The problem of Crystal Peoples is really two problems -- one big and the other bigger.
The Buffalo Democrat, who represents the 141st District in the New York State Assembly, hasn't filed legally required campaign finance reports in six years and hasn't paid the $5,455 in resulting fines levied by the State Board of Elections. She has a raft of excuses, none of them sufficient. In the end, it's impossible to escape the conclusion that she didn't do them because she just didn't want to.
And therein lies the bigger problem. State laws are so lax that politicians can get away with just not wanting to. Who's going to stop them? When a state assemblywoman can not only refuse to comply with the law but can willfully ignore the ensuing fines, something is desperately wrong.
It is no coincidence, of course, that politicians such as Peoples write the laws that they flout with impunity. That has always been the problem with Albany. You name it, they manipulate it to benefit incumbents.
They gerrymander political districts. They give themselves walking-around money -- they call it "member items" -- with which to shower favored groups. They write laws on ethics, lobbying, campaign finance and ballot access to give themselves an all-but-insurmountable edge on Election Day.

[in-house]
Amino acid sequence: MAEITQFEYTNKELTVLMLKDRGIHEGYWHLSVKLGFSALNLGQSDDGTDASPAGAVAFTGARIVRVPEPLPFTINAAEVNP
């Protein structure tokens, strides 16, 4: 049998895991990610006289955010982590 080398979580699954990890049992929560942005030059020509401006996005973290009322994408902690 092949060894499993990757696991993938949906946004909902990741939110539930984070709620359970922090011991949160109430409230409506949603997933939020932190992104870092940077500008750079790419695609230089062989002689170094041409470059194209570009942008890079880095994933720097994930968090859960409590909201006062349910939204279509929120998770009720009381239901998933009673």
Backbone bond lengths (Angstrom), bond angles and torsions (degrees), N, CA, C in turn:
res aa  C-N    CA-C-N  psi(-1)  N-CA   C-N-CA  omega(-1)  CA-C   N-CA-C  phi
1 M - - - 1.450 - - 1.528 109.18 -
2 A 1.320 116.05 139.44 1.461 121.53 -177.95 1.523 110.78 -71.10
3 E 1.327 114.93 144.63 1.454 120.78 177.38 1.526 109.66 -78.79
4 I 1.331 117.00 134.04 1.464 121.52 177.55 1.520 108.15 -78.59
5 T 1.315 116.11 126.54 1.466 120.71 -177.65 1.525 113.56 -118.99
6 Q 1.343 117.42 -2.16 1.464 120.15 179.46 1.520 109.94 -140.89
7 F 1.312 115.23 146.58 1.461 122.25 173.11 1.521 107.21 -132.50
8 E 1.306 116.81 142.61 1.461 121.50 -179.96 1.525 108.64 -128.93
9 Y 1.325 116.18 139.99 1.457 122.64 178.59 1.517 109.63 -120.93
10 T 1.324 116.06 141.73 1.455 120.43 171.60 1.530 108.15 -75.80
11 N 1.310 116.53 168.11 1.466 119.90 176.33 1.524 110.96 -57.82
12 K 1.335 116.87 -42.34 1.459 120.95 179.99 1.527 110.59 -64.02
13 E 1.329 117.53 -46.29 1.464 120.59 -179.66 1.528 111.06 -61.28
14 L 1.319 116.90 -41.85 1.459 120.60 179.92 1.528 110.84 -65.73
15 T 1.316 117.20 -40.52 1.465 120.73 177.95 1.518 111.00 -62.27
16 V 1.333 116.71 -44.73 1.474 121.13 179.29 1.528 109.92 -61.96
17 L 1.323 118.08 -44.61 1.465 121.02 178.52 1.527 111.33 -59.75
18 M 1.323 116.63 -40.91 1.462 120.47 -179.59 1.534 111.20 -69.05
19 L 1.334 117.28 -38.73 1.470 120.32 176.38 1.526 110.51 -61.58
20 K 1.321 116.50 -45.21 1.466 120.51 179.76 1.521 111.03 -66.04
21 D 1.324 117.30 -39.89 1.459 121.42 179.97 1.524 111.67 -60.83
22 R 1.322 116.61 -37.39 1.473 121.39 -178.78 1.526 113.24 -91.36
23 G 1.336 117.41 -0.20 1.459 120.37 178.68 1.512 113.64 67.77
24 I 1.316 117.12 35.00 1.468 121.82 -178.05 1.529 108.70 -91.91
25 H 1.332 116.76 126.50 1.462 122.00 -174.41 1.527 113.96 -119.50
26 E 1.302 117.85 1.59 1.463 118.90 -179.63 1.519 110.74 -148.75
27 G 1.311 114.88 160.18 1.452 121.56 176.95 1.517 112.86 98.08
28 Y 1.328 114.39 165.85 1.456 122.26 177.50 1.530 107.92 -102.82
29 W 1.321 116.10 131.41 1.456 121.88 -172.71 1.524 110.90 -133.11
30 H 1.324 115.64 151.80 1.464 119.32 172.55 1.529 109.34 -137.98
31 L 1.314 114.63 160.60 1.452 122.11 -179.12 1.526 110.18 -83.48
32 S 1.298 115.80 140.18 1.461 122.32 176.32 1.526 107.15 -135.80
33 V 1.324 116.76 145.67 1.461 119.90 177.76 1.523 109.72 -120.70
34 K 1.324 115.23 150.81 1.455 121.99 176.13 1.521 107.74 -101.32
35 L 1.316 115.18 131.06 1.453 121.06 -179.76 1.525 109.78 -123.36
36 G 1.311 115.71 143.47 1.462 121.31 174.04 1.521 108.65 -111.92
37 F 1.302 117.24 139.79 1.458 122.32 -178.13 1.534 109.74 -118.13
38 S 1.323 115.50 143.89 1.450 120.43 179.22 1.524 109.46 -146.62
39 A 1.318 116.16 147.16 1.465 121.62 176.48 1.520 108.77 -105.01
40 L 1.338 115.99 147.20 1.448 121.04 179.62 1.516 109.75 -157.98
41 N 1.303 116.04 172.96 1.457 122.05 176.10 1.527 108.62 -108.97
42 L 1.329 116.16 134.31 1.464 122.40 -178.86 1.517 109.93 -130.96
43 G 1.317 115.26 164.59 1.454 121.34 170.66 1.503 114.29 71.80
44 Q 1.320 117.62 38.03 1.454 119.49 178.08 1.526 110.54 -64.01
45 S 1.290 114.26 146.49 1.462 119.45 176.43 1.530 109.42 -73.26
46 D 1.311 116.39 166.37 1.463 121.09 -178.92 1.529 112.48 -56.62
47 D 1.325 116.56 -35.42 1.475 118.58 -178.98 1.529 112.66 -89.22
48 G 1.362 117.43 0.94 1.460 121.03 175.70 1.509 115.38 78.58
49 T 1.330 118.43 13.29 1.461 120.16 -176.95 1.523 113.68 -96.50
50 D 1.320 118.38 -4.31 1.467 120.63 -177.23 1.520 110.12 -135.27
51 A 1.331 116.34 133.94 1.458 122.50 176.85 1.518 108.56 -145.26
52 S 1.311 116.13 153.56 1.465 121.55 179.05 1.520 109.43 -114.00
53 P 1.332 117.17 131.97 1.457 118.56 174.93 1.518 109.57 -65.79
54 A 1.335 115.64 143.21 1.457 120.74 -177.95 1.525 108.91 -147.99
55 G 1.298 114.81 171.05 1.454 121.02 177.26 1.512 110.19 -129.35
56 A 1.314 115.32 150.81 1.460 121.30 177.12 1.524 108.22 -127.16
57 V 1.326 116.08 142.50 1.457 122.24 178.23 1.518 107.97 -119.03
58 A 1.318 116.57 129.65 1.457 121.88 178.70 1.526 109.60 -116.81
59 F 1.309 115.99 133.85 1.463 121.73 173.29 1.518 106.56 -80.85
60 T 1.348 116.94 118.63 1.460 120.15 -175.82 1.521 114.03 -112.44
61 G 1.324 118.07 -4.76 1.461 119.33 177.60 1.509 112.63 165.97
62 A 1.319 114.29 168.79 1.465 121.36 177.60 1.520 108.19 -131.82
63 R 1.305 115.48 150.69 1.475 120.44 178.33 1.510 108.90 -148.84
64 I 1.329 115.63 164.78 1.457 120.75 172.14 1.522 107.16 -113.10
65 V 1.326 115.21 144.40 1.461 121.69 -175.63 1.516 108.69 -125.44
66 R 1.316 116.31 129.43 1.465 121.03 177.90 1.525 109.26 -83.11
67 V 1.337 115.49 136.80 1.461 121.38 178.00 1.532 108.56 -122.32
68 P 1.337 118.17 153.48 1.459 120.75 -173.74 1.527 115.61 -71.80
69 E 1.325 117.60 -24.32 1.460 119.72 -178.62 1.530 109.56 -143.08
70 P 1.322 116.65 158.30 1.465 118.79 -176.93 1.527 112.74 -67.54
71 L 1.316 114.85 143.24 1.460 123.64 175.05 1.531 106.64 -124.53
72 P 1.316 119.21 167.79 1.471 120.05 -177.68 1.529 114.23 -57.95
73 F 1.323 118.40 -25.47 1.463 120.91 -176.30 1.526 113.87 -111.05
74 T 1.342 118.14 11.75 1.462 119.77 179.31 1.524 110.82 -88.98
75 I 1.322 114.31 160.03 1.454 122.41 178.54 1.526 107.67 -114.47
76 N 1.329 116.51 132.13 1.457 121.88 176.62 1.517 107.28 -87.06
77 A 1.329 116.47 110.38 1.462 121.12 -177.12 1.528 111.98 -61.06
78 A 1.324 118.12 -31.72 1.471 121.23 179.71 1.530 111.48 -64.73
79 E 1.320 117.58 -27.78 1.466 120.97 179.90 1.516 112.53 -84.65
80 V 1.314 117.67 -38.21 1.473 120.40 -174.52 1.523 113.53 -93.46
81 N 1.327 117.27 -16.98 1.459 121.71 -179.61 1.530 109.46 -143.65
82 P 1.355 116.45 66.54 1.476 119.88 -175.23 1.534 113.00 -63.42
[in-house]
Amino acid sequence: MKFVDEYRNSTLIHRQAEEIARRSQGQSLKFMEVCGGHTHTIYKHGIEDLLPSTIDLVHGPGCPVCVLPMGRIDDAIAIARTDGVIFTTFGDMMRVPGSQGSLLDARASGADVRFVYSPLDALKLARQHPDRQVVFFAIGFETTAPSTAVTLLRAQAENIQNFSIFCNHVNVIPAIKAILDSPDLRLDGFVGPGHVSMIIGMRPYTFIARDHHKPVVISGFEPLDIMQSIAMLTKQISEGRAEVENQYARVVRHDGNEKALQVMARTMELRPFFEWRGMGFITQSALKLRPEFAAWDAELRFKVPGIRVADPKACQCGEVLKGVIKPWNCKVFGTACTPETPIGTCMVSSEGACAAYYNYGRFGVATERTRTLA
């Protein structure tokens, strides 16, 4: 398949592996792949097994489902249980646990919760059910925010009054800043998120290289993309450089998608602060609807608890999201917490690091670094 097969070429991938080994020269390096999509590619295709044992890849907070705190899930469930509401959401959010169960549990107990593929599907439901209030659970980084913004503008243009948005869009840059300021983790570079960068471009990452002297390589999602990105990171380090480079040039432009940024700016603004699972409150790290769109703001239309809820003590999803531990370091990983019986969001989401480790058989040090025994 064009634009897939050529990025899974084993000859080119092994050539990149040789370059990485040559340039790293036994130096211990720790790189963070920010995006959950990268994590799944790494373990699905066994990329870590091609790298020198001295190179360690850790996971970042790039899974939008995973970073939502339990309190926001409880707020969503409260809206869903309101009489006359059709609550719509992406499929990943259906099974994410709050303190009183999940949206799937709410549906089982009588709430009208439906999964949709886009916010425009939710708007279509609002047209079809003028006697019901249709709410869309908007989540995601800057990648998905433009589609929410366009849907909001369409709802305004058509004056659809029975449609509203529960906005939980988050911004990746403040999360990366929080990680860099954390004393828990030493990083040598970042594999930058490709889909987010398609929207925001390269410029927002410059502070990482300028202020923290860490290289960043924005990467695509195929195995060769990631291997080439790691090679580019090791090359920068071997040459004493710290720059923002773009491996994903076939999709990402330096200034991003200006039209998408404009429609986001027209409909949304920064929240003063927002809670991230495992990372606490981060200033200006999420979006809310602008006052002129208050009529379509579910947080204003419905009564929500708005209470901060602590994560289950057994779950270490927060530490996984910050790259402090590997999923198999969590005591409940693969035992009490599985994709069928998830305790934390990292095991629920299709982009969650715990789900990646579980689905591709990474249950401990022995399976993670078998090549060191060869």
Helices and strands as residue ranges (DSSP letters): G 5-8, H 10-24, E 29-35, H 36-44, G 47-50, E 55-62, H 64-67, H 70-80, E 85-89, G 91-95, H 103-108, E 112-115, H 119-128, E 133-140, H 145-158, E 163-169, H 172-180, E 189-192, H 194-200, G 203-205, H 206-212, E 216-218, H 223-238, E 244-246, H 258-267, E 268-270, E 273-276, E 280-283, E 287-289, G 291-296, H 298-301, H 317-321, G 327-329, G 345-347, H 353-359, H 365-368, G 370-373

So it's no surprise that the law on filing campaign finance reports lacks teeth. What purpose is a law that is not, and cannot be, enforced? Perhaps to provide a fig leaf of respectability, but it is certainly not intended to ensure compliance.
The odd thing about the matter is that, while Americans of different political views differ on the value and appropriateness of campaign finance laws, virtually everyone -- conservative, liberal, Democratic, Republican -- agrees on the fundamental issue of disclosure. We may argue over limiting how much money any politician can take from any particular source, but not over the need to declare the names of donors and the amounts they give.
Peoples hasn't done that. Without that information, constituents are helpless in assessing whether her donors influence her voting record. She needs to file those reports immediately, even if it means troublesome records reconstruction, and to pay the fines that have been assessed. That's the first step in treating her constituents with a shred of respect. No more delays, excuses or explanations. Just get it done.
Then she should lead a charge to put enforcement teeth in embarrassing state laws that allow such conduct. Penalties need to be real. Ensuring that would be a good way for her to make amends to voters and to improve a wretchedly inadequate reporting system.